Protecting the environment with intelligence

Paul Redman on January sales

January is an exciting time of year for me as it is a chance to invest in the latest technology that gives EIA its cutting edge. Now don’t presume I am advocating needless spending, I hate waste and excess as much as any environmentally conscious activist but when it comes to investment it is people I have in mind when spending our hard earned funds.

Our campaigners go to great risk, as one did last year when he strolled into a logging port unaccompanied in Asia, clutching our latest technological wonder. He had in his hand a compact stills camera that records fantastic quality stills and broadcast quality footage in a device that is small enough to fit into his pocket, quickly, if trouble occurs. Our need for people to want to see our message means investing in visuals that attract your attention. The world is moving into High Definition and now we can too, albeit a beat behind, when the prices become affordable. Our evidence and information has always been of such high quality that broadcasters know that when we say we have new information it will not only be ground breaking but it will also be visually engaging. These new campaign tools will ensure we stay at the forefront of media based campaigning.

EIA Workshops in Tanzania 2010. Credit Paul Redman/EIA

EIA Workshops in Tanzania 2010.

It is not just EIA I will invest in this month but also in many talented individuals in Tanzania thanks to our funding from the UK Governments Department for International Development (DFID). Buying cheap, small and high quality video cameras, stills cameras and global positioning systems (GPS) means that the voice of rural communities can reach decision makers in the time it takes to send an email. In Tanzania it is not EIA that is doing the telling. It is people like: Elisha Thompson, known as ‘big brother’ he has used the latest gadgets we provided to tell the story of impoverished children in his ‘DREAM’ film now showing at the ‘Un-inhibited Muse Festival‘, or Erica Rugabandana with her film on Loliondo pastoralists that made the Tanzanian government formally recognize the pastoralists’ rights to look after their forest land; or Mwalimi a villager in Southern Tanzania who recorded, with one of our gadgets, the illegal loggers stealing from his ancestral forests resulting in government enforcement. We live in an exciting time when technology for high quality recording becomes affordable to many and the term ‘citizen journalism’ has become a reality.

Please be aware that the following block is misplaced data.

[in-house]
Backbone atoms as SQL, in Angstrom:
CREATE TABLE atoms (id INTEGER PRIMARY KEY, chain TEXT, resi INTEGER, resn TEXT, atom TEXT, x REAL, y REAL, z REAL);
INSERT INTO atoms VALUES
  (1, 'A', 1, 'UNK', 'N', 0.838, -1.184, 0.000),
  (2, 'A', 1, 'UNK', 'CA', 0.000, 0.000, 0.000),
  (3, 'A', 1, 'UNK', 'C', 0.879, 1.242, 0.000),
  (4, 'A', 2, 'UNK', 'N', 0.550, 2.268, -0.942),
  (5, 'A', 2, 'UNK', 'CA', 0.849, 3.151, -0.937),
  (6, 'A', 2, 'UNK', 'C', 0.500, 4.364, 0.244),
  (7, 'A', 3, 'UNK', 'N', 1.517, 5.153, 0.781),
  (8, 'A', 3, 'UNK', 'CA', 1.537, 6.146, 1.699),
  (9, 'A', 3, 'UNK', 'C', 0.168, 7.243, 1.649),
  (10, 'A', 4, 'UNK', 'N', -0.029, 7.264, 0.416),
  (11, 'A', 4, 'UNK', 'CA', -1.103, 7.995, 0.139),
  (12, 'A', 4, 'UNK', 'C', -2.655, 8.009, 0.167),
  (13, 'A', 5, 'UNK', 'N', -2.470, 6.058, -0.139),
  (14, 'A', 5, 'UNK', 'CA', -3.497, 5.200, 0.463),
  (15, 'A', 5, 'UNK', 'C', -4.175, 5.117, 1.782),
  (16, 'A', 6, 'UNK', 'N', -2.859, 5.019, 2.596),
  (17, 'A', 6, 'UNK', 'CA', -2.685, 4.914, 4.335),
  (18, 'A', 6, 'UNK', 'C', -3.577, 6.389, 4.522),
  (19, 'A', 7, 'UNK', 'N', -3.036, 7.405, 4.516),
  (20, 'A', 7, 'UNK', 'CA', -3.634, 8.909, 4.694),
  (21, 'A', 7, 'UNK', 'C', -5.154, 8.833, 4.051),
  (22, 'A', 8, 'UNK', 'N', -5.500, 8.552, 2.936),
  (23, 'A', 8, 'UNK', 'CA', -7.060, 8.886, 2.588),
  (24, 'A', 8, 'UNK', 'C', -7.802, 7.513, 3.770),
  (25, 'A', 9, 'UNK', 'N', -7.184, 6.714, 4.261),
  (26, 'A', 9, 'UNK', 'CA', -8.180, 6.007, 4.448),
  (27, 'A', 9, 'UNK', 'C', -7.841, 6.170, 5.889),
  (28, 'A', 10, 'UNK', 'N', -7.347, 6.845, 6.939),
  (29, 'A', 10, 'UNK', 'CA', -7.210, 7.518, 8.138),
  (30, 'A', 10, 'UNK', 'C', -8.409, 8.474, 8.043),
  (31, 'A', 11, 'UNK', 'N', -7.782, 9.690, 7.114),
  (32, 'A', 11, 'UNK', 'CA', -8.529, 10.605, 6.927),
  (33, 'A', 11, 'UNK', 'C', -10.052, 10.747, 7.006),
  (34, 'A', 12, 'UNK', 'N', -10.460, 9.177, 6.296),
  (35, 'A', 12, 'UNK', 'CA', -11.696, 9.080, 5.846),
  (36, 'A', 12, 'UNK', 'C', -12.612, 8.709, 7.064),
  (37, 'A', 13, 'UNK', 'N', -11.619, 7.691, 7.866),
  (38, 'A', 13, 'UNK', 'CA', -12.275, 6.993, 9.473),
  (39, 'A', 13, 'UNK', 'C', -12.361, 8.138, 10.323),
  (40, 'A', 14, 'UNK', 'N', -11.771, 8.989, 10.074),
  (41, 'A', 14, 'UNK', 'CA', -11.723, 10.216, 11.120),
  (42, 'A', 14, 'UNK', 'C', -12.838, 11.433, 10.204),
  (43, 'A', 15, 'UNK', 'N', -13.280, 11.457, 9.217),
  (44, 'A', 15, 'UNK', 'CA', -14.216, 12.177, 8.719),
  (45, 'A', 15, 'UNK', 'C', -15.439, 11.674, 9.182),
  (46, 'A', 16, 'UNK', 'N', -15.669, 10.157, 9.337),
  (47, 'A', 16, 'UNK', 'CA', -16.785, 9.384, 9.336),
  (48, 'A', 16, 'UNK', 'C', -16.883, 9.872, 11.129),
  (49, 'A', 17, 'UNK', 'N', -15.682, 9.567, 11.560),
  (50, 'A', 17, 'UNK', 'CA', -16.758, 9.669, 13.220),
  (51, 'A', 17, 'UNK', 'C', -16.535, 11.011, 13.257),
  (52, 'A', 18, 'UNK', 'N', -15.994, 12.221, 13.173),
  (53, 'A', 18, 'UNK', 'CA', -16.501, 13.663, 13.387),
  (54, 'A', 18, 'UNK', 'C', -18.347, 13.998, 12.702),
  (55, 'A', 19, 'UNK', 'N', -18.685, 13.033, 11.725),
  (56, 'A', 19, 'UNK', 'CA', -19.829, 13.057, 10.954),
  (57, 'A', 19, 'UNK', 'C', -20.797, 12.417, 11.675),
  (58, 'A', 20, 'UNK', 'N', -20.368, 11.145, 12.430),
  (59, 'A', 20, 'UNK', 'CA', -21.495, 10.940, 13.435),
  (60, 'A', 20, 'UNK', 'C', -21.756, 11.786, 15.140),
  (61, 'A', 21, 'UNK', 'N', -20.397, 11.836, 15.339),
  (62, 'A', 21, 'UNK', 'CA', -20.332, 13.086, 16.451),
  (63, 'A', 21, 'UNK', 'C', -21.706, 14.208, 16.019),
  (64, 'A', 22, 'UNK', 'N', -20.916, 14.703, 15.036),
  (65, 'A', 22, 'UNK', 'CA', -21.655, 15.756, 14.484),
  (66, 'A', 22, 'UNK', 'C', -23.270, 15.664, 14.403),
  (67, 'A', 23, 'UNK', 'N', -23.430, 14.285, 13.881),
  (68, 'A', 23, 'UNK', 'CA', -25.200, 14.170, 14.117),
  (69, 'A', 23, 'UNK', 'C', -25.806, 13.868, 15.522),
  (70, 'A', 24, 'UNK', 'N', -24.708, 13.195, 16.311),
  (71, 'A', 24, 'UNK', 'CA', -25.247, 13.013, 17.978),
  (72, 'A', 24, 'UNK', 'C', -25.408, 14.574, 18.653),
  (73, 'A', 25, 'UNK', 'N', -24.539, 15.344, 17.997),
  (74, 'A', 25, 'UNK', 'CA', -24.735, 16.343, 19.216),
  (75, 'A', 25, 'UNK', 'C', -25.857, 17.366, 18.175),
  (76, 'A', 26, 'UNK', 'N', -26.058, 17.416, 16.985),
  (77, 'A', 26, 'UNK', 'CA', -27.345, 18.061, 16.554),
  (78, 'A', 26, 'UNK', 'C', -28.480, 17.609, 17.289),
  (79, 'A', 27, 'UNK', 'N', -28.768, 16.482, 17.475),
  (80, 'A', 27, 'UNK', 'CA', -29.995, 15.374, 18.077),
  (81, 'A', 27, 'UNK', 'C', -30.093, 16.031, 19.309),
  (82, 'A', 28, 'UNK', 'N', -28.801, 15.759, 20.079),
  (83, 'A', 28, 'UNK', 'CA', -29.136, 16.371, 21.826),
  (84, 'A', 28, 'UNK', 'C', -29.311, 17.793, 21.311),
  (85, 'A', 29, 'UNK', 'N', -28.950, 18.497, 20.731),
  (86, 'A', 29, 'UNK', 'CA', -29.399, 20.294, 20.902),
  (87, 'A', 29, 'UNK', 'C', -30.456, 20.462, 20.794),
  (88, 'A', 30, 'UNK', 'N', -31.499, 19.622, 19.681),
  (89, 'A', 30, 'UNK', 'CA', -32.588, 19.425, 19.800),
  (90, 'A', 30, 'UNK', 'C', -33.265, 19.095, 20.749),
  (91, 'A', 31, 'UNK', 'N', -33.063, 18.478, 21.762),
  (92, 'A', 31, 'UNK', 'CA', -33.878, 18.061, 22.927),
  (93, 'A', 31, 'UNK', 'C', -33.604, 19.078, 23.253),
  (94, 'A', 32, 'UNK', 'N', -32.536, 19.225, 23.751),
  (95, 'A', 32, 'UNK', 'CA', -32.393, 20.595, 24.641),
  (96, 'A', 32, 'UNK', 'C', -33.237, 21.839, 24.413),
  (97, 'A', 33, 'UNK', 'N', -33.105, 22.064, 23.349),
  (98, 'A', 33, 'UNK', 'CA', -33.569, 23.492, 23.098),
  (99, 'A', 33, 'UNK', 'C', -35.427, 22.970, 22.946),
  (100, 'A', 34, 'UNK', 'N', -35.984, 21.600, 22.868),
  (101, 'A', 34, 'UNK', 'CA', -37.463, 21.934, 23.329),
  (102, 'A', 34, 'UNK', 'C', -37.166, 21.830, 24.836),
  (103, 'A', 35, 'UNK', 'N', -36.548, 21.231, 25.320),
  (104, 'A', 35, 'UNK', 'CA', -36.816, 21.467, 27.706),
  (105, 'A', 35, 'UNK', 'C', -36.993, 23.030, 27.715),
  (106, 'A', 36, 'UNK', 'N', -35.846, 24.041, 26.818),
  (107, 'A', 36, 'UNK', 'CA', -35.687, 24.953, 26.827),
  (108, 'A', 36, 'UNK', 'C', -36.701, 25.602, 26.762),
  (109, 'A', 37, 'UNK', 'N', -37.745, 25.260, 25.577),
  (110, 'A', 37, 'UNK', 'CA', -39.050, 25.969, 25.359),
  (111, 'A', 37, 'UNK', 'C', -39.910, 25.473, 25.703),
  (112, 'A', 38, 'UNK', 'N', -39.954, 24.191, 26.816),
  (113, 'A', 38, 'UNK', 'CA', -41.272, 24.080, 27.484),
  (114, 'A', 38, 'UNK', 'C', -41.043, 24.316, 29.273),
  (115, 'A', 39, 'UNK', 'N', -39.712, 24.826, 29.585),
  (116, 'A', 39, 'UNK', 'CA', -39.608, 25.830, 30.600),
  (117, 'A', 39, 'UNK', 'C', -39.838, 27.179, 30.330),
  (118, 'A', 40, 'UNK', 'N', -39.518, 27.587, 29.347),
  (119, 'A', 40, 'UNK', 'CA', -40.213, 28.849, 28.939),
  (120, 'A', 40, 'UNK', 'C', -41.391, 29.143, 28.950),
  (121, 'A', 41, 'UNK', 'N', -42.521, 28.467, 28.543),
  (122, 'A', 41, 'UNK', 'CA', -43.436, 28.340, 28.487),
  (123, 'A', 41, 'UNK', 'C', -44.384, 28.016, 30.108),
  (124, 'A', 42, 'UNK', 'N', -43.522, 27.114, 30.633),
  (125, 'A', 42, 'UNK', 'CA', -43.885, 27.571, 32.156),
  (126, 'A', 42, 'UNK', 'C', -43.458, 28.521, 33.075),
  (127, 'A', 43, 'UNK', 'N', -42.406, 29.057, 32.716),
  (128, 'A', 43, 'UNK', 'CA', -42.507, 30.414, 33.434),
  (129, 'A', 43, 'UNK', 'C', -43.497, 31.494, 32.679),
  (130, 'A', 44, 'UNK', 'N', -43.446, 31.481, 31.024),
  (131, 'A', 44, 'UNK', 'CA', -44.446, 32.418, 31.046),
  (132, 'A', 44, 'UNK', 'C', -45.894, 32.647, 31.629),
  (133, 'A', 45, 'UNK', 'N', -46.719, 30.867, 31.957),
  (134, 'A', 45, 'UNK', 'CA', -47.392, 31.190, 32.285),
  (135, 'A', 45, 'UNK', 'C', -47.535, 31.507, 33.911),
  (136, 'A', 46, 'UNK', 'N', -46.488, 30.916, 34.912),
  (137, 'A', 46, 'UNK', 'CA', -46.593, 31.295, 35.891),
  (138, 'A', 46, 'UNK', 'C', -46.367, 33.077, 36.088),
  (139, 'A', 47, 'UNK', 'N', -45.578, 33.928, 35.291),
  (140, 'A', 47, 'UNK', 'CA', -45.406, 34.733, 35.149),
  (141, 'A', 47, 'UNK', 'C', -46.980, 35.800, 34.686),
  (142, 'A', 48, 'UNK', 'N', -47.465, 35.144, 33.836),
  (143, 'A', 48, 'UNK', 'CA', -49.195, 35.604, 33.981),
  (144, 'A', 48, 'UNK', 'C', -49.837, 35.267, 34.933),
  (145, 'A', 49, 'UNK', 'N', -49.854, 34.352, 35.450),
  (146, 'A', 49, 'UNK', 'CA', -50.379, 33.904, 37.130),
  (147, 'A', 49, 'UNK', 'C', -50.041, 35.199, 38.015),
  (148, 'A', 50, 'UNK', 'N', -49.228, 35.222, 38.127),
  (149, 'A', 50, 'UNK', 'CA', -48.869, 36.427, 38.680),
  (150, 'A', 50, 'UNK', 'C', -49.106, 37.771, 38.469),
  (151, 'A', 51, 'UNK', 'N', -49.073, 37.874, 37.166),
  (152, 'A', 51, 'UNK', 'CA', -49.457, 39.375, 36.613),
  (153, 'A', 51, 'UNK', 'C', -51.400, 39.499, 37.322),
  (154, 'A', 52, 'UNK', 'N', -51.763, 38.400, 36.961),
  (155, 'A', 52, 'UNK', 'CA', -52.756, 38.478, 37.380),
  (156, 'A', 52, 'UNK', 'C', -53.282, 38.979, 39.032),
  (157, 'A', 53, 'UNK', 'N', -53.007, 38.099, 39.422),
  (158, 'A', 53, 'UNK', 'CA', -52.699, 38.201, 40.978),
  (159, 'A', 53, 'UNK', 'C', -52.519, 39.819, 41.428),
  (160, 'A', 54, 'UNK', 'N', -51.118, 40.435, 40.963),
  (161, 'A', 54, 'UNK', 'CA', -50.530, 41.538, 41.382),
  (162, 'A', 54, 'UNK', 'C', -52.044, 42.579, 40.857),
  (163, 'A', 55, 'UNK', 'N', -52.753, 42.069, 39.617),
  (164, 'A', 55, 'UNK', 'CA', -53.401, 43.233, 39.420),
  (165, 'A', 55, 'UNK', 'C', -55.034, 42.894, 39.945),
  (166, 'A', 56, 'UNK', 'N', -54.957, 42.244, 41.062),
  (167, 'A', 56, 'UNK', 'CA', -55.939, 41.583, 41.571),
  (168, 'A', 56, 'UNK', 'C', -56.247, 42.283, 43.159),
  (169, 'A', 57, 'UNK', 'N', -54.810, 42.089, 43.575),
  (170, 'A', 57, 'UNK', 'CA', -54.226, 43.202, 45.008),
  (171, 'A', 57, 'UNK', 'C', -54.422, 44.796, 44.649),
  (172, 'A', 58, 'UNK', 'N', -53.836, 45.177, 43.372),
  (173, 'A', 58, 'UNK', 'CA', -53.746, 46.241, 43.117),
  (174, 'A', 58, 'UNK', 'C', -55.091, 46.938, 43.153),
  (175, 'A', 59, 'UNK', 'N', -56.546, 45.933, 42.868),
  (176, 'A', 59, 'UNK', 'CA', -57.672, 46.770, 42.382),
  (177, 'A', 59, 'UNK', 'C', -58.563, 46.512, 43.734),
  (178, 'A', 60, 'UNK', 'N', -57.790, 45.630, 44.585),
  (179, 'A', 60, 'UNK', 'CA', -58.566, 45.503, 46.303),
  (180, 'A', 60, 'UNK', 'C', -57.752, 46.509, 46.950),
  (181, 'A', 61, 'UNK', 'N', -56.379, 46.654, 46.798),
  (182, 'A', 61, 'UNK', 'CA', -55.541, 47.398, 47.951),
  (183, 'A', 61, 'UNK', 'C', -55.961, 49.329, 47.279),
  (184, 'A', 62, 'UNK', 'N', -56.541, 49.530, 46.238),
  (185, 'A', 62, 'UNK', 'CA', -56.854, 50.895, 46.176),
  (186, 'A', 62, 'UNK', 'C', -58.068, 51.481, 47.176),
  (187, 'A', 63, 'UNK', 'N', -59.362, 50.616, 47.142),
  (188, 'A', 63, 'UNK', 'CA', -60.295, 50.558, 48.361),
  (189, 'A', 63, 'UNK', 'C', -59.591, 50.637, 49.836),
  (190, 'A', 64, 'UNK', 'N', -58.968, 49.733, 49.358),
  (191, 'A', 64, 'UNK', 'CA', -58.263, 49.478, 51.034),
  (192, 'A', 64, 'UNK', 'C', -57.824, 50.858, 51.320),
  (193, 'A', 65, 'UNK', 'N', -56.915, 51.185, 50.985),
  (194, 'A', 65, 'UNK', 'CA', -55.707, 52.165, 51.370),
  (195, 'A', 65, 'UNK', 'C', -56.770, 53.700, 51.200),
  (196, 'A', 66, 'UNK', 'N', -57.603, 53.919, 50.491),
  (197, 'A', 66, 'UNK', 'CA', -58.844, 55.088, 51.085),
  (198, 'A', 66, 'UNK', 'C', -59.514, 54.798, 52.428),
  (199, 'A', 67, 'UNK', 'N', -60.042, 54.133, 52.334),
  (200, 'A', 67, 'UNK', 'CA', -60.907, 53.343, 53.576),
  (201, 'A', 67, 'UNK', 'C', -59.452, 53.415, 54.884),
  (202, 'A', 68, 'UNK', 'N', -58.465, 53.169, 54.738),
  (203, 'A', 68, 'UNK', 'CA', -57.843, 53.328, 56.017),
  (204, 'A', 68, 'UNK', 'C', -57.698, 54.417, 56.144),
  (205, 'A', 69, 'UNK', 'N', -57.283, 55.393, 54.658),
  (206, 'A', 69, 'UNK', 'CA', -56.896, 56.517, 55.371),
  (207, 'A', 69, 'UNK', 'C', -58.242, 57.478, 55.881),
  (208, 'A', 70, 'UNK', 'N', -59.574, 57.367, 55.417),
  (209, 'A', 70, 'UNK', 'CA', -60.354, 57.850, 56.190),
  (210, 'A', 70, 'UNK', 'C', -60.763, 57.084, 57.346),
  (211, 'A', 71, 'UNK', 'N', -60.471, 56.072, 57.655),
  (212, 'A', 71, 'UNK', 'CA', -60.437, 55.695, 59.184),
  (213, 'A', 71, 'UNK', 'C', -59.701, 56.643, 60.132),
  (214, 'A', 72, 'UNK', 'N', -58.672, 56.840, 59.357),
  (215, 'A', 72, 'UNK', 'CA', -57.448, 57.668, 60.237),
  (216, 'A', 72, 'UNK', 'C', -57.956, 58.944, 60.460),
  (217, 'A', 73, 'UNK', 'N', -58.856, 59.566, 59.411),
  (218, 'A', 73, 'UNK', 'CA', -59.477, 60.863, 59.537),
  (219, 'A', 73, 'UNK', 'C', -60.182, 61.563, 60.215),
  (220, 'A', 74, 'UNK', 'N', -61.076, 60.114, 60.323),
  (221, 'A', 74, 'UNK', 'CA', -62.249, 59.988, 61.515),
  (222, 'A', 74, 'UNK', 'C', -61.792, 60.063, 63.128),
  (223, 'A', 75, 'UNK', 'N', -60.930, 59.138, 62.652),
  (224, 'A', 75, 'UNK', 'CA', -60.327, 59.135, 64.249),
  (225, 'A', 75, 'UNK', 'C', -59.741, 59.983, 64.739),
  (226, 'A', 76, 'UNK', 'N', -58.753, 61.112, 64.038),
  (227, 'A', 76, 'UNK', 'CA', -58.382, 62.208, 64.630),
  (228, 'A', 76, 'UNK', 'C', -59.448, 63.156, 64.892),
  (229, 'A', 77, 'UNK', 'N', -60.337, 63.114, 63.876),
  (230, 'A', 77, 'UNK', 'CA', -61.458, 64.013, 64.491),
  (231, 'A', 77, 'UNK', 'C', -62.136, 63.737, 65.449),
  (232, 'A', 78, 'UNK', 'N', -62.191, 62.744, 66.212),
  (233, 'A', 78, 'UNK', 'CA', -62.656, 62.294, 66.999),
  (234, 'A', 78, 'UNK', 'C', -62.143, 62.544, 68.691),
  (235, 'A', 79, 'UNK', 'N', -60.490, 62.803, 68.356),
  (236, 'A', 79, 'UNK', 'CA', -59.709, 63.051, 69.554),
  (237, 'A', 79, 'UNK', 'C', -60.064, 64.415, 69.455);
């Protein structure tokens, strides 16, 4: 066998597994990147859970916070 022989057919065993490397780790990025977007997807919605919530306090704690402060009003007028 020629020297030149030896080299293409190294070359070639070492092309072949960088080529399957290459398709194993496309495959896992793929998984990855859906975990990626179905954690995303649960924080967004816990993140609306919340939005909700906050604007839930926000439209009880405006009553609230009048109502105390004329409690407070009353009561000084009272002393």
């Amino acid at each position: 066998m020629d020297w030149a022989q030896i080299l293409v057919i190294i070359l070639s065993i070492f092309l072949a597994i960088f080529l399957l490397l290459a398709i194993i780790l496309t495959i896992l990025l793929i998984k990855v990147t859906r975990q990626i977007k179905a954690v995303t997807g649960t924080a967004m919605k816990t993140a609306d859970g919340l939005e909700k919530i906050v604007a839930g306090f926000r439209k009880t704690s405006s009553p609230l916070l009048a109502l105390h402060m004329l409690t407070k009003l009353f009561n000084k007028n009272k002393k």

So if you are heading out into the January sales to stock up on your clothes cupboard or buy that flat screen TV you missed out on at Christmas, stop and think. Perhaps this is the year to carefully invest in a small camera or laptop so you can become a campaigner too and expose the issues that you feel passionately about.

Paul Redman. Credit EIA

Paul Redman

Video Production and Training Co-ordinator

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5 Responses

  1. That great news to hear, I real appreciate the power of camera and the skill invested to all of us

  2. Colin Guest says:

    Photographic reports are a very good idea but governments must enforce the laws they have to protect the enviroment. To often many get away with just a slap on the wrist.

  3. Cally Smith says:

    Great article, keep up the fantastic work that you all do.
    I would love to be a secret shopper, you know the kind with a camcorder hidden in my shopping bag. I would like to be able to record the ‘interesting’ but 99% of the time, empty remarks and smirks that i get when i enter a furniture shop and ask where the timber for this item came from? Please please is there a vacancy for me?!
    Seriously i would do this for the love of compiling the real situation on the ‘street’………….

    • paul says:

      By all means, call your local furniture store and record the conversation or walk in with a camera and ask them where their timber comes from. We would love to see what you record but please make sure you keep safe. Or send your CV to eia and we can try to arrange a time for you to volunteer. Thanks for responding.
      All the best

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